One thing about Cubs fans is that we never really do expect to win. I mean, we can have a great season, with a terrific record, and go on to blow it in the division playoffs, even if we've beaten the opposing team several times during the regular season. Or we get a little further into things and some fan catches the wrong ball and it's all over.
This year would have been a great one for winning the World Series, though: the hundredth anniversary of the last time the Cubs became the champs.
But perhaps not winning is what helps makes Cubs fans who they are, as if a certain post-season sadness were part of our character. After all, we've still got Wrigley Field, and the ivy, and one of the best in-park experiences in baseball. As traditional baseball parks drop off the map, to be replaced by bigger and "better" ones with sky boxes for rich folk, Wrigley remains staunchly American. Everyman's ballpark. You can still mark the seasons by the condition of the ivy on the brick wall.
I miss that ivy. Some of it (from a cutting) grew on a wall behind our flat on Seminary, only a block and a half from the Field. Among my fondest Chicago memories is puttering around in my garden while a game was going on, listening to the announcements and the cheering (or groaning) crowd, and Harry Caray leading the fans in "Take Me Out to the Ball Game" during the seventh inning stretch. But that ivy really is a phenological marker. In the spring, at the beginning of the season, the outfield wall looks really scraggly, before it leafs out. And at the end of the season (which has been, more often than not, the end of the season at Wrigley), the barest hint of color starts to tinge the edges of the leaves. After everybody's gone home for the year, the ivy looks like the photo at the beginning of this post.
Perhaps the reason why baseball is the only sport I truly love is that it's laced with metaphor, and tied to place. In a World Series without a favorite team, I'll inevitably root for whichever team I've seen play, in a place where I've lived--southern California, Philadelphia, Chicago. Even Texas, if it ever comes to that. For me it's not a real summer without at least one game, and I've learned to live with the Rangers, just as I've more or less learned to live on the prairie. This year we went to the last Sunday home game, against the Angels, who beat the home team soundly. We sat just a few rows behind the visiting dugout, and I even managed to get some decent photos with my iPhone.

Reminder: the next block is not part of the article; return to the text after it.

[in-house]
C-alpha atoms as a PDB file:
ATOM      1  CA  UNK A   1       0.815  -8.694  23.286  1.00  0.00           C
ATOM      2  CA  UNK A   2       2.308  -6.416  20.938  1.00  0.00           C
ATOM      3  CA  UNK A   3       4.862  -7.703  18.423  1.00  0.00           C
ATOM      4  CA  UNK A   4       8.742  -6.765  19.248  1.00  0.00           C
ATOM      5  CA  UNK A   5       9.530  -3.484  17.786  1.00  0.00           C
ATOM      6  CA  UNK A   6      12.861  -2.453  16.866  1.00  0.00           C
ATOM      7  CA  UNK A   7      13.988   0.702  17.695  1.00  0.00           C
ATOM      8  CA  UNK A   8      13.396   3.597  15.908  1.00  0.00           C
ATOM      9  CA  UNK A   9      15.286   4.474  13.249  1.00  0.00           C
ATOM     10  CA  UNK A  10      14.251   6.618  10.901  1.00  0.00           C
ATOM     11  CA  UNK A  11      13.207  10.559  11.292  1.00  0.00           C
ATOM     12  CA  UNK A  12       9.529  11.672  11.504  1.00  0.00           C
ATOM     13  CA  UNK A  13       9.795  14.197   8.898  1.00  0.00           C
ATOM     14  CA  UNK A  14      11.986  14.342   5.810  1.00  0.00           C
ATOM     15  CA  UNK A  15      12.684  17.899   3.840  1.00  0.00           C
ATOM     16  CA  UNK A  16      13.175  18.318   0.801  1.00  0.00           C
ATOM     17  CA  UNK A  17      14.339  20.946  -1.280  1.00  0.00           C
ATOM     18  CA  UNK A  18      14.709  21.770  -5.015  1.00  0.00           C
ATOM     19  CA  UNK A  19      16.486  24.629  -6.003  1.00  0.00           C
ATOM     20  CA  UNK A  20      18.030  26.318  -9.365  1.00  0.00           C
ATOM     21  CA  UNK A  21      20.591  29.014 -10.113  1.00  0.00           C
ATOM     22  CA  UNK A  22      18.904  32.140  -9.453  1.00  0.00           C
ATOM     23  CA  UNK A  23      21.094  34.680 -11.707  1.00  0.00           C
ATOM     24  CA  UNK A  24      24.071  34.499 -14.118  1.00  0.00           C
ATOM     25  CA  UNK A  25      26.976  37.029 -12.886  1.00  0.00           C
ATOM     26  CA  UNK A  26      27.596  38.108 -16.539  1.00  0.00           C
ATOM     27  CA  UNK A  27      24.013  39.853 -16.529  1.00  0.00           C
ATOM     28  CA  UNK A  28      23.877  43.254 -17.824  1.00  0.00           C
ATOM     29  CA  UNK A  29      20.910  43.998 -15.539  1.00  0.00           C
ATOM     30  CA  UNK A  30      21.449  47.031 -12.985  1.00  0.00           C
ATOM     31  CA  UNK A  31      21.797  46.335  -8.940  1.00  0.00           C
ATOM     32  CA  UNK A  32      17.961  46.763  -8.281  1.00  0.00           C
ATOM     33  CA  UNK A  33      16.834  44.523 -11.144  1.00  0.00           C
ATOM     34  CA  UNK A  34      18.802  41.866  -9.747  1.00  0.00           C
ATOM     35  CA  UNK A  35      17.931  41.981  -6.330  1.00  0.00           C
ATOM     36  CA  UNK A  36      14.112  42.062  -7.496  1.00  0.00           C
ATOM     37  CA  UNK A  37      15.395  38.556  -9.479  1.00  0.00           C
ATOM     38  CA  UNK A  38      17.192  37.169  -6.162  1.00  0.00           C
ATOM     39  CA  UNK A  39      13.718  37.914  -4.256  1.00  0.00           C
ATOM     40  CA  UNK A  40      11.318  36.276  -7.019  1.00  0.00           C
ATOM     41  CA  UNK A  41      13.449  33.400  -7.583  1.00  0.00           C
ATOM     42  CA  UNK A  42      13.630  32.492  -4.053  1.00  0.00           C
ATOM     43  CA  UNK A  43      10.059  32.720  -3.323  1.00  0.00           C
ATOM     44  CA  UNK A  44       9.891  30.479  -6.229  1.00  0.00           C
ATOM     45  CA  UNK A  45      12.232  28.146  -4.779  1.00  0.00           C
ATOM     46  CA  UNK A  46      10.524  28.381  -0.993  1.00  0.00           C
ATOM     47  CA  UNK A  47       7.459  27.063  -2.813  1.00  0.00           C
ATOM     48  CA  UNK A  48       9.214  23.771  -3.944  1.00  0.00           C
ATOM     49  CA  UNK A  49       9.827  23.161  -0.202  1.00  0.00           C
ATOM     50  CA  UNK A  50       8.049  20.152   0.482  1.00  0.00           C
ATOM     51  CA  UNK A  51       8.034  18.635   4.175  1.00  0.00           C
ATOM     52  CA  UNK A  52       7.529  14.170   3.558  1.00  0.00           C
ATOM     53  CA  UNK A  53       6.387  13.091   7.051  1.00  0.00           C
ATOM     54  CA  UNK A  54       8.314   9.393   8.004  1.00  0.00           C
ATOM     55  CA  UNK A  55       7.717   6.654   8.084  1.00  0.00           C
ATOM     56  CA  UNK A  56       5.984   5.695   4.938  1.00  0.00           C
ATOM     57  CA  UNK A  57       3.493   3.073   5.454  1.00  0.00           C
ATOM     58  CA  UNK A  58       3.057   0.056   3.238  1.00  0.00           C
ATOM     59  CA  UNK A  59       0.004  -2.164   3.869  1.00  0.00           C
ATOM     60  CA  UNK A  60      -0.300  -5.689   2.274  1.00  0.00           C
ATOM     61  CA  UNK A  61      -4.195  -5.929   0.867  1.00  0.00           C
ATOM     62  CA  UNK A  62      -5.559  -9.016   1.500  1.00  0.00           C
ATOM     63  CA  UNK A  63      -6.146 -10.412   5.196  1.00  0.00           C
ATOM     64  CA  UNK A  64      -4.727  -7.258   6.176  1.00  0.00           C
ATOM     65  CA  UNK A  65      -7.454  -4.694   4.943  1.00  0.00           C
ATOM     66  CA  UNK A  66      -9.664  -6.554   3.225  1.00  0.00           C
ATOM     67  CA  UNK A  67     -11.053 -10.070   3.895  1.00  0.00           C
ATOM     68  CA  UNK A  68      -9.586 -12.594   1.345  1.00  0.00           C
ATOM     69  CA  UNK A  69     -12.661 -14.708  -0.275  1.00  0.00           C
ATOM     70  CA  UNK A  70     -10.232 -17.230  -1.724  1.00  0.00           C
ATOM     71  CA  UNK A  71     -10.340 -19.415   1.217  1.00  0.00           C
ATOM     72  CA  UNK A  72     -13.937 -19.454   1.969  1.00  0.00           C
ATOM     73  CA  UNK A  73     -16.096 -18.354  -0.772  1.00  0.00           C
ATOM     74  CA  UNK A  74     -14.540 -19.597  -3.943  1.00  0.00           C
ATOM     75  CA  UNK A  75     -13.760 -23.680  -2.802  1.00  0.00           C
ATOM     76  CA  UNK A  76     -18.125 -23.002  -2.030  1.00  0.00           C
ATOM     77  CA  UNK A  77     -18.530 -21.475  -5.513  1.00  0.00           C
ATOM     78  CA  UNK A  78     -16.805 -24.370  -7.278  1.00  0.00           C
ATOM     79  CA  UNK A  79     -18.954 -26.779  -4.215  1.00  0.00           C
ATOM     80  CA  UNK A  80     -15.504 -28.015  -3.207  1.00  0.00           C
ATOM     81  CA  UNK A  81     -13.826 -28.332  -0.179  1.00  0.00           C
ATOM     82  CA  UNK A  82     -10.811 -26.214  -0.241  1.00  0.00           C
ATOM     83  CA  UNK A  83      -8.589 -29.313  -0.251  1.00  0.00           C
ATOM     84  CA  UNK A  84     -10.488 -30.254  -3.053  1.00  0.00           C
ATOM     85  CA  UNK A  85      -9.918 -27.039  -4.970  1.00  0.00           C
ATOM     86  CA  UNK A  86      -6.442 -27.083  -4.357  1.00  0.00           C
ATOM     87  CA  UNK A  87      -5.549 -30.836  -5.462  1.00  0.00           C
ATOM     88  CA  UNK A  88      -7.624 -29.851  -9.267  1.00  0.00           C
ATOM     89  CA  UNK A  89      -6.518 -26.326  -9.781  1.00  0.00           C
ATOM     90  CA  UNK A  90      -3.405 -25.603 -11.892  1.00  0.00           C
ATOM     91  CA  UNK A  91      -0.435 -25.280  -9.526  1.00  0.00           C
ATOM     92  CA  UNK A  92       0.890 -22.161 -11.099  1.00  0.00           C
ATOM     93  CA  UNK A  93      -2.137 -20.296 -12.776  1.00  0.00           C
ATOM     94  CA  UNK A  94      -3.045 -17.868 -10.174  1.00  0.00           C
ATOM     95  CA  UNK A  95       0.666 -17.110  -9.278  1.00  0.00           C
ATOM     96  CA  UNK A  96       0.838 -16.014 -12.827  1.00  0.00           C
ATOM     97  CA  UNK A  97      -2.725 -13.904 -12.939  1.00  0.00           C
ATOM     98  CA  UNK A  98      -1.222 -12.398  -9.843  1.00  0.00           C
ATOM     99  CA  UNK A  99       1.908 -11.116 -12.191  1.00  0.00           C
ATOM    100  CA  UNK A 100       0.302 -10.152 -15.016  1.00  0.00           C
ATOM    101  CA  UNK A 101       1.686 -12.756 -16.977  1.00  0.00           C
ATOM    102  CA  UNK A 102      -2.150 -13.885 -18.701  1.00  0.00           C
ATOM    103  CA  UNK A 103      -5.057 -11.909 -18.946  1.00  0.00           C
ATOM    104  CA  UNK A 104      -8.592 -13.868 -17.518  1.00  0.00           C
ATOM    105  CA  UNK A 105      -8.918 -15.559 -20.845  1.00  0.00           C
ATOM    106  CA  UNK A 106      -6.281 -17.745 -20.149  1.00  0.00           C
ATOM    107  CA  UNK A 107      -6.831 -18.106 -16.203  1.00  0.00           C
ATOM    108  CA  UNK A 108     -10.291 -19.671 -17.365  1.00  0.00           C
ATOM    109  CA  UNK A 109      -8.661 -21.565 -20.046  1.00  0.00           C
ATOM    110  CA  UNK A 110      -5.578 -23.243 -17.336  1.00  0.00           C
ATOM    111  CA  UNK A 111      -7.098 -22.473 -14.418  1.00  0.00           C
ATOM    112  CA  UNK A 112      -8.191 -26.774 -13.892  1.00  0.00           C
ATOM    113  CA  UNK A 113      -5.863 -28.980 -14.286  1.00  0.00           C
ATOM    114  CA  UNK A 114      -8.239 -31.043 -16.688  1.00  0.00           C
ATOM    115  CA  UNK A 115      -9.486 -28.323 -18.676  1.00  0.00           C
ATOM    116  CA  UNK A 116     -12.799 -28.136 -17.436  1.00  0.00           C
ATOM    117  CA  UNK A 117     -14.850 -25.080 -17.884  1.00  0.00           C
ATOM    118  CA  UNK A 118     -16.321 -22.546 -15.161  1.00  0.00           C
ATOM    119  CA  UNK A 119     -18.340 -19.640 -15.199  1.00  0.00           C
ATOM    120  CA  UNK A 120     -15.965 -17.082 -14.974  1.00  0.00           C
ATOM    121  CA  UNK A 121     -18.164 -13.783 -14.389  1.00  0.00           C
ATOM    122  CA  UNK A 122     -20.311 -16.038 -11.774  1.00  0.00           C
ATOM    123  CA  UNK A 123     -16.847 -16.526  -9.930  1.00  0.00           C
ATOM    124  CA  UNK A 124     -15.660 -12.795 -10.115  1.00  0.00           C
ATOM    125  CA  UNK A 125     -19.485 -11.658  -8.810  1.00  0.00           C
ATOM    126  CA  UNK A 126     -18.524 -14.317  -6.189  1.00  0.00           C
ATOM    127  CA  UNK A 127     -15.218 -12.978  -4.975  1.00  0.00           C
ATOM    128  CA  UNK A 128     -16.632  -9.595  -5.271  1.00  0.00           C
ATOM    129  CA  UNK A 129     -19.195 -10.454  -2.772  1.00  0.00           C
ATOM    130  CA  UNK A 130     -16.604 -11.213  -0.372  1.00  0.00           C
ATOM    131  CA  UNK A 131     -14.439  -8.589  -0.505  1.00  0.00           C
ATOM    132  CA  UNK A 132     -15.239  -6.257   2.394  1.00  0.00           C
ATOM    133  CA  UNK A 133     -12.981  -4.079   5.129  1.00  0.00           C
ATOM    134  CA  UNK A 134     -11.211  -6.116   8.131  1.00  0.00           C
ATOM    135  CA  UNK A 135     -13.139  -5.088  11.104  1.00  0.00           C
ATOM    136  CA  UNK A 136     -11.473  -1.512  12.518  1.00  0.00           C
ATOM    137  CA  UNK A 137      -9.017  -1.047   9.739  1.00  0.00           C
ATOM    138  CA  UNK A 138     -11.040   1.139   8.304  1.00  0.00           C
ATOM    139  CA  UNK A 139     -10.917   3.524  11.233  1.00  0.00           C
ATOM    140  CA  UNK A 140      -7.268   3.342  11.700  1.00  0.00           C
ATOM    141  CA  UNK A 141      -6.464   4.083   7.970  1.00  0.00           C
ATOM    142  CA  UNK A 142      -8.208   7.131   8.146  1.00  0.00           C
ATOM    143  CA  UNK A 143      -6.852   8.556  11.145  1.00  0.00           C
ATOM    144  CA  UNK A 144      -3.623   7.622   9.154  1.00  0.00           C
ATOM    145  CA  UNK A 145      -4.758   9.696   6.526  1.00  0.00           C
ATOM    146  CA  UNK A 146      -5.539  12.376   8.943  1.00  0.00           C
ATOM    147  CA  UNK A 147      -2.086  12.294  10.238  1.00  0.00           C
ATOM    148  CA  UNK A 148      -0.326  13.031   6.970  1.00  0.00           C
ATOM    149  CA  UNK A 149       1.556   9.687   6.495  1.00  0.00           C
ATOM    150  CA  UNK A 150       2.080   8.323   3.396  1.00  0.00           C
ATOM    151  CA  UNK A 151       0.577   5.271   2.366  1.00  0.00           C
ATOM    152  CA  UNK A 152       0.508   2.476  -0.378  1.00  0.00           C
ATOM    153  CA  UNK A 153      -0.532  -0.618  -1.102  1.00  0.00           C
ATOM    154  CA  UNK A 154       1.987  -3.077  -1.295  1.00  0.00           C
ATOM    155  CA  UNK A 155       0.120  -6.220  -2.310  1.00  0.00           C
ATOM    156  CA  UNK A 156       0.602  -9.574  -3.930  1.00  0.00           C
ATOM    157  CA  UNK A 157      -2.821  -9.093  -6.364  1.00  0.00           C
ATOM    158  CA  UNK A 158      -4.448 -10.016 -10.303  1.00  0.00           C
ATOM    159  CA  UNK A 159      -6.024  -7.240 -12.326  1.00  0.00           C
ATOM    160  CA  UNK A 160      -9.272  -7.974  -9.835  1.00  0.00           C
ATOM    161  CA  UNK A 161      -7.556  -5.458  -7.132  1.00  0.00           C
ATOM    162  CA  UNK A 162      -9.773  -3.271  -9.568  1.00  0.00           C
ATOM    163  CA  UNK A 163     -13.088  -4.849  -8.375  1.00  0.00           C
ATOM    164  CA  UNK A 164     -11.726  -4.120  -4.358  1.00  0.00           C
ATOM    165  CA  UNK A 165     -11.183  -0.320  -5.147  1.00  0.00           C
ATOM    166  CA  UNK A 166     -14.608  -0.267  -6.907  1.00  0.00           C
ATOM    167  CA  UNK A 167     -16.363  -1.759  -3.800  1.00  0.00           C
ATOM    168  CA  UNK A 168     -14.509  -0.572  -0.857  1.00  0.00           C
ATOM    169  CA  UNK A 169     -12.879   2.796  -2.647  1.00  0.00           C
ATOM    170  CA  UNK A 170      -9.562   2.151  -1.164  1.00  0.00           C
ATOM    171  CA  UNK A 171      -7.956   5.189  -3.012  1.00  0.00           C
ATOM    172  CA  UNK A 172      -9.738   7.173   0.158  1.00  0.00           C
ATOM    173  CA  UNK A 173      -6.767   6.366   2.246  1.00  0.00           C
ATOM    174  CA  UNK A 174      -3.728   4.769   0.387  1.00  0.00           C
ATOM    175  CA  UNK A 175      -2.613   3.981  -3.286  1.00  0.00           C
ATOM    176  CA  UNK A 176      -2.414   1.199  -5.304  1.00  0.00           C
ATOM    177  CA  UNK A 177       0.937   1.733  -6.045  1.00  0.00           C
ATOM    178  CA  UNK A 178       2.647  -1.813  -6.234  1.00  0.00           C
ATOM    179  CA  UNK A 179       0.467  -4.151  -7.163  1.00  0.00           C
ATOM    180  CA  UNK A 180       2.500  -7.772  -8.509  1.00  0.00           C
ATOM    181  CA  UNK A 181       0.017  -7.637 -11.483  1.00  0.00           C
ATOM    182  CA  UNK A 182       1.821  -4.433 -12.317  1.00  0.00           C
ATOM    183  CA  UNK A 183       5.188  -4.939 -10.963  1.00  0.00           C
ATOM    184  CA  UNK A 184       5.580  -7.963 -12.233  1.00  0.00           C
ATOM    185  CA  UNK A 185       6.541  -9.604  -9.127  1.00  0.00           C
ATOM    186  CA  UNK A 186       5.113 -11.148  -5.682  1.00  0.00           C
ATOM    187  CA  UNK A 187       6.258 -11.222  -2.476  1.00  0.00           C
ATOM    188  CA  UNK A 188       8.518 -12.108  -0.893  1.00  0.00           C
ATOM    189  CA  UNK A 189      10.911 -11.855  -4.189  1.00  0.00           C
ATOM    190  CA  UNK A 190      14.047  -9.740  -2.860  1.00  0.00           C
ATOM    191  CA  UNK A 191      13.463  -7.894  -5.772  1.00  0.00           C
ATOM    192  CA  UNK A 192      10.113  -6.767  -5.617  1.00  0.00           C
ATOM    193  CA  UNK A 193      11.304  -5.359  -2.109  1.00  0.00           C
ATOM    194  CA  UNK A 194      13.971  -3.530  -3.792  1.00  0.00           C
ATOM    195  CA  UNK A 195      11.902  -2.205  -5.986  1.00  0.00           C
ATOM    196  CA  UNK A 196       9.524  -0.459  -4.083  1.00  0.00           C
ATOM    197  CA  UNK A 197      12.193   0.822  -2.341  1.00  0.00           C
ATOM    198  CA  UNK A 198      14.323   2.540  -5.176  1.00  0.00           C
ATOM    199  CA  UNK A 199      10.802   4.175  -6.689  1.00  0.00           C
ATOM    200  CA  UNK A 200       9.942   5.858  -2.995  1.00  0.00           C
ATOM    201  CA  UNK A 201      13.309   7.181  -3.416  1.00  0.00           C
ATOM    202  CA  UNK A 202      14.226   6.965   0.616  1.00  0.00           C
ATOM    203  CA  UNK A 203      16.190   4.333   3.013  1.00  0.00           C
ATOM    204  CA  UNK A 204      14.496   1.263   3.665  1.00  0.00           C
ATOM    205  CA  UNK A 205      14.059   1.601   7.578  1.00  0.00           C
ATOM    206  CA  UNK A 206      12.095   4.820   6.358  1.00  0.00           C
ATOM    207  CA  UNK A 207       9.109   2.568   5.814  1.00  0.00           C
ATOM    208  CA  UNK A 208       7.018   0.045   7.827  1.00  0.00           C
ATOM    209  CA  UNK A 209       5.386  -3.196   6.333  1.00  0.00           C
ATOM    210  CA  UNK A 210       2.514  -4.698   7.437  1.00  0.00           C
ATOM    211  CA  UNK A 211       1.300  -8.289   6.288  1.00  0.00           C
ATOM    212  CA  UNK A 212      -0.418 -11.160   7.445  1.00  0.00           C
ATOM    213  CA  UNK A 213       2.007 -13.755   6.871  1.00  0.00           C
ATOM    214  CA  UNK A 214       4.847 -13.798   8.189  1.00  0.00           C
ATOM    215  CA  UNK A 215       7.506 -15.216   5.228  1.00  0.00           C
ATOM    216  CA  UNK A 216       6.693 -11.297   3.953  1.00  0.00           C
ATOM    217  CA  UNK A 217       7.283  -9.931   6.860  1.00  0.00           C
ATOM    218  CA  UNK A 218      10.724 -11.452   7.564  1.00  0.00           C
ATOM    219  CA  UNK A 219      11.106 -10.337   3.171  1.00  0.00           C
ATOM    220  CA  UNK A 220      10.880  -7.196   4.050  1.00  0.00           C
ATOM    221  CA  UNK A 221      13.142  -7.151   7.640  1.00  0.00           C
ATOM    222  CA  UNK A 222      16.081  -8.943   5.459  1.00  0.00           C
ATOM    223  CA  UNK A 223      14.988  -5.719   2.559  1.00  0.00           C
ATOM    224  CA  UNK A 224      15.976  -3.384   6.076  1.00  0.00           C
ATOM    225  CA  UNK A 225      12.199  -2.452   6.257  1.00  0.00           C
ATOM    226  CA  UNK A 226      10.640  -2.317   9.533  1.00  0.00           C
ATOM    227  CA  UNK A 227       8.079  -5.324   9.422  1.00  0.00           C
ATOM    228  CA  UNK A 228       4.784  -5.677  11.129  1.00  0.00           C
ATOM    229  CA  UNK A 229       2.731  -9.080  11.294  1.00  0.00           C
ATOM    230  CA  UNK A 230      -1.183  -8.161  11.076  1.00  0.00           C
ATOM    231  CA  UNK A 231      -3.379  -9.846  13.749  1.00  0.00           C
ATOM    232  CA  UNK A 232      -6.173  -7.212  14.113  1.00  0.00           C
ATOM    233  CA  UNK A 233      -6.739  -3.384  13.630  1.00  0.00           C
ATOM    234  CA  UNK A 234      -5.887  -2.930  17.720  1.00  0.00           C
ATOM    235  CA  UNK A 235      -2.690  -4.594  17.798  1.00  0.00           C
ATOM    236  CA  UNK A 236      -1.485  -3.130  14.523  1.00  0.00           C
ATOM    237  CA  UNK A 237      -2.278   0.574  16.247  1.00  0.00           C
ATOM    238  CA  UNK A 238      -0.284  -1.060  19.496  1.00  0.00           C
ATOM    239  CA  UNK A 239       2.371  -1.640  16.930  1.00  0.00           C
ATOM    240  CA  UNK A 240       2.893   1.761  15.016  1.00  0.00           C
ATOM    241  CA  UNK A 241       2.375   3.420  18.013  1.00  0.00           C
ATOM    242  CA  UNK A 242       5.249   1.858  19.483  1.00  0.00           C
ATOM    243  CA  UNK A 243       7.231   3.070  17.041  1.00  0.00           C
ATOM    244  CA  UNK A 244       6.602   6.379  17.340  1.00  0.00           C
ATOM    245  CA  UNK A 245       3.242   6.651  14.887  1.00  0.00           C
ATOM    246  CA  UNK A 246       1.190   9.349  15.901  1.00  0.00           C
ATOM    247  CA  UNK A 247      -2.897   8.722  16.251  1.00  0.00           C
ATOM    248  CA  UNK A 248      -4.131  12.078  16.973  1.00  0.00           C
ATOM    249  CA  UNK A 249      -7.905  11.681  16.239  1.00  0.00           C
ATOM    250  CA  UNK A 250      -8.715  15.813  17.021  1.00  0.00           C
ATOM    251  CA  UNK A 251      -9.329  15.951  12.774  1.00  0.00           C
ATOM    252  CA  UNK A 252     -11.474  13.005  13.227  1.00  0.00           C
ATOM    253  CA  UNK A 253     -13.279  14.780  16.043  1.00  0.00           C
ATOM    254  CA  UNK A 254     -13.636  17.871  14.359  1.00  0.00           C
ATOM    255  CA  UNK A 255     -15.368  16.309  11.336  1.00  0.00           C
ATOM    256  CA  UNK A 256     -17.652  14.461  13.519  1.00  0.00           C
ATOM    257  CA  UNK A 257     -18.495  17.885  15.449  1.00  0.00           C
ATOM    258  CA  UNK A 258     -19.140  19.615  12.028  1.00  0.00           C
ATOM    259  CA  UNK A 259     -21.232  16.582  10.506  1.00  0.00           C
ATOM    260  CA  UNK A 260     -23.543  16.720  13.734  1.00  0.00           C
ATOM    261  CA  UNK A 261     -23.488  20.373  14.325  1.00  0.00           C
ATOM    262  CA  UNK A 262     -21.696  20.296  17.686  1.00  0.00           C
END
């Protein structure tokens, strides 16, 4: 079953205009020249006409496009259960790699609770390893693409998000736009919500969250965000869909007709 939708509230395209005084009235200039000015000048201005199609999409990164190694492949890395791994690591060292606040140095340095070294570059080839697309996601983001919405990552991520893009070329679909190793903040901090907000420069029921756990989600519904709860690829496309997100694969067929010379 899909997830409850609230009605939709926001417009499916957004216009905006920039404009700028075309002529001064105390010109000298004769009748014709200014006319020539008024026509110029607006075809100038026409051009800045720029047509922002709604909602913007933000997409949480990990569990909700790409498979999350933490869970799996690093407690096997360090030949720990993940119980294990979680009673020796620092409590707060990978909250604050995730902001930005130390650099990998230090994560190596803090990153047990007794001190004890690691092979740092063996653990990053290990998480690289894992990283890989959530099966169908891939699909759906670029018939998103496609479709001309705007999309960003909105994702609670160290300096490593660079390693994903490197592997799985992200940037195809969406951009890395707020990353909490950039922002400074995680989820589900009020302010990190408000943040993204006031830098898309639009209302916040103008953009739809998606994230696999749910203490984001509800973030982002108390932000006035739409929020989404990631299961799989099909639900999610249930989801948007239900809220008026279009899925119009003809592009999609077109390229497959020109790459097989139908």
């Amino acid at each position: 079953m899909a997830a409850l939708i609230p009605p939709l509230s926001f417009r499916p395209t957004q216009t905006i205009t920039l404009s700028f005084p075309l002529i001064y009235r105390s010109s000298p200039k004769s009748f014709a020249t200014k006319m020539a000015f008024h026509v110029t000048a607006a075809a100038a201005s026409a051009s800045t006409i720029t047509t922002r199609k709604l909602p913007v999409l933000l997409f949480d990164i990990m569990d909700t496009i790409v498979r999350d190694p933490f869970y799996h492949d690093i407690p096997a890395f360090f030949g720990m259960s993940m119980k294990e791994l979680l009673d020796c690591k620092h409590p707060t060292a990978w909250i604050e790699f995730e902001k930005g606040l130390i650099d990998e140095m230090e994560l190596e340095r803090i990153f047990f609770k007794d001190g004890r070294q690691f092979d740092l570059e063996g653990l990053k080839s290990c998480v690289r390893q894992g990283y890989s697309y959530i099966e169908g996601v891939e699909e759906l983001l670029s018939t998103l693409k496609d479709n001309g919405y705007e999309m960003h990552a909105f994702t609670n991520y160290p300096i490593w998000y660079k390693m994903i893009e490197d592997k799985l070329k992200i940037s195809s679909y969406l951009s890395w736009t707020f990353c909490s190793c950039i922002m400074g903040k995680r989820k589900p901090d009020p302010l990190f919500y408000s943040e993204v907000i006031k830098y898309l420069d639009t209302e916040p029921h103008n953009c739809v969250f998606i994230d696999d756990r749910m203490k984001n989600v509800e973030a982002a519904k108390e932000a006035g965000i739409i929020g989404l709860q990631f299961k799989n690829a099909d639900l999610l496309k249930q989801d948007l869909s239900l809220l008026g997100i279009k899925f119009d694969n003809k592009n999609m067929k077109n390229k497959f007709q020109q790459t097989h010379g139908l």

When George Carlin died, last June, in the middle of baseball season, the first clip I got online to watch was his hilarious take on the differences between football and baseball. Long after I forget which seven words we can't say on TV, I'll remember this bit.
And now summer has come and gone, and the Cubs are out of contention, and so are the Angels (one of my childhood favorite teams; I graduated from high school near Anaheim), and along with the equinox and yesterday's cold front, fall is making itself official. I won't be as interested as I thought I'd be in the outcome of the World Series this year. But as the playoffs wind down and the contenders are resolved, I'll get into the spirit despite the fact that I really don't care who wins. It's the game that's important, after all, and getting home, safe. And, of course, there's always next year.
Photos: Boston Ivy (Parthenocissus tricuspidata), the species that grows at Wrigley, by John Delano; Cubs Win by L. B. Jacob, both from Wikimedia Commons. Angels fans celebrating a couple of runs on September 22, at the Rangers Ballpark in Arlington, Texas.